Bluefield Daily Telegraph, Bluefield, WV

Local News

August 28, 2013

Murder trial begins

Mercer man charged with first-degree murder, conspiracy

PRINCETON — A trial started Tuesday for a Mercer County man facing charges for his alleged role in the August 2012 shooting death of a Montcalm resident.

David Reasby, 35, of Bluefield is facing charges of first-degree murder and conspiracy in the death of 23-year-old Derek Tabor of Montcalm. Tabor was shot Aug. 20, 2012 outside of a Fourth Street home in Bluefield. Reasby is being tried in Mercer County Circuit Court before Judge William Sadler.

Prosecuting Attorney Scott Ash told jurors in his opening statement that Reasby did not fire the shot that killed Tabor. The shooting did occur because Reasby believed Tabor had spoken to the police about him.

“It is a saying of some elements of our society that ‘snitches lie in ditches,’” Ash said. “David Reasby, who also goes by the name Dirt Bike, believed Derek Tabor was a snitch who deserved to lie in a ditch.”

The shooting occurred when Derek Tabor, who was an addict, went to Fourth Street to buy drugs, Ash said. While he was there, a gold Tahoe with “huge chrome wheels” arrived, and David Reasby was one of the people who emerged from it. Tabor was confronted and tried to flee on foot, but was then shot once.

While Reasby was not the shooter, being a participant in the crime leading to Tabor’s death made him equally responsible by law, Ash said. For this reason, Reasby was charged with first-degree murder and conspiracy.

Ash and Chief Assistant Prosecuting Attorney George Sitler introduced recordings of phone calls Reasby allegedly made Aug. 24 from the Southern Regional Jail in Beaver. Both calls were played for the jury, and in both, Reasby tried to persuade two witnesses to change their testimony or plead the Fifth Amendment.

A corrections officer, Lt. Larry Warden, who serves at Southern Regional testified that inmates are assigned an identification number to be used when making calls. They are warned both by signs and by a recording that their conversations could be recorded. Conversations between inmates and their attorneys are not recorded, Warden said.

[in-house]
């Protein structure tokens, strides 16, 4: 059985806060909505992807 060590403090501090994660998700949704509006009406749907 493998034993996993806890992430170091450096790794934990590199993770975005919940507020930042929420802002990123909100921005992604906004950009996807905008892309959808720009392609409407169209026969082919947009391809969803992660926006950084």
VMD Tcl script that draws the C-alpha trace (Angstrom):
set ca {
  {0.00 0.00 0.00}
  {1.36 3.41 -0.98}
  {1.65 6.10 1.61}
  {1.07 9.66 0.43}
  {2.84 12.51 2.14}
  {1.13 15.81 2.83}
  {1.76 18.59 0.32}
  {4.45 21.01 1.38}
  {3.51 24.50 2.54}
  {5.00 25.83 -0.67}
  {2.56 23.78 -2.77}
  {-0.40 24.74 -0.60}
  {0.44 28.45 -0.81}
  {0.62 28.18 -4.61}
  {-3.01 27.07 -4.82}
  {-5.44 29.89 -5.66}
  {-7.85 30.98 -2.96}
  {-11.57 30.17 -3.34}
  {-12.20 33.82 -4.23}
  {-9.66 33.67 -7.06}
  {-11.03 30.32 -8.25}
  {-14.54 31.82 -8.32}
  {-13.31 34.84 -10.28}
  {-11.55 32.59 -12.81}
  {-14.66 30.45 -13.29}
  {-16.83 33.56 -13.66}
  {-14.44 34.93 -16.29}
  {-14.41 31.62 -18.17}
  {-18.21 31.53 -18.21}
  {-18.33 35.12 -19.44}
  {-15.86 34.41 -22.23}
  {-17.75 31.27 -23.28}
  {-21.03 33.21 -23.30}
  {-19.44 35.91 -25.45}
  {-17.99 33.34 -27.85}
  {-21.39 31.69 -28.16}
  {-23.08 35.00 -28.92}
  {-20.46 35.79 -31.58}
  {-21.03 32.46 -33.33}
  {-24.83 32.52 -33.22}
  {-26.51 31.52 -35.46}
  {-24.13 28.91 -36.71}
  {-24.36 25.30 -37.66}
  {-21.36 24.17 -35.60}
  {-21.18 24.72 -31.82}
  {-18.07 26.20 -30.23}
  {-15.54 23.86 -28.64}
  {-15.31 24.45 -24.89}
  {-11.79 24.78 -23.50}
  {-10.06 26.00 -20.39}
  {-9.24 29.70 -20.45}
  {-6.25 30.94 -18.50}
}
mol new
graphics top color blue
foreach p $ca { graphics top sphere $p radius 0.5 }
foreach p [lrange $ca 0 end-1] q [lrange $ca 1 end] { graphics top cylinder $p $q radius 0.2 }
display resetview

In his opening statement, attorney David White, who is representing Reasby, said his client did not participate in Tabor’s murder.

“David Reasby is an innocent man,” White told the jurors, adding that he was confident they would find him innocent.

White said three people were at the scene of Tabor’s murder, and that investigators had not named the shooter.

In later testimony, Lt. C.S. Myers of the Bluefield Police Department said another person at the scene, Deantrae Scaife, no age available, is currently in a Lexington, Ky., jail on federal drug charges, was a suspect in Tabor’s shooting.

Witnesses to the shooting have changed their testimony several times, White said

“He (Reasby) wasn’t even there when Derek Tabor was killed. The state can’t prove he was even there, let alone did anything that constituted a crime.”

“At the end of the day, I know you will pay attention and look at evidence, and will find him not guilty on both counts,” White concluded.

Pads and pens were given to each juror after one juror asked permission to take notes. Judge Sadler said the jurors could decide for themselves whether to take notes, but if they did, to do so only during testimony. They were not to record their personal observations or feelings. Jurors were not to share notes, and they were not to allow note taking to distract them from the testimony.

 If their memories conflicted with their notes, they were to rely on their memories, Sadler stated. Nobody other than each juror would read his or her notes, and any notes would be shredded after the trial. One juror could be seen taking a note afterwards.

The trial continues today at the Mercer County Courthouse.

— Contact Greg Jordan at gjordan@bdtonline.com

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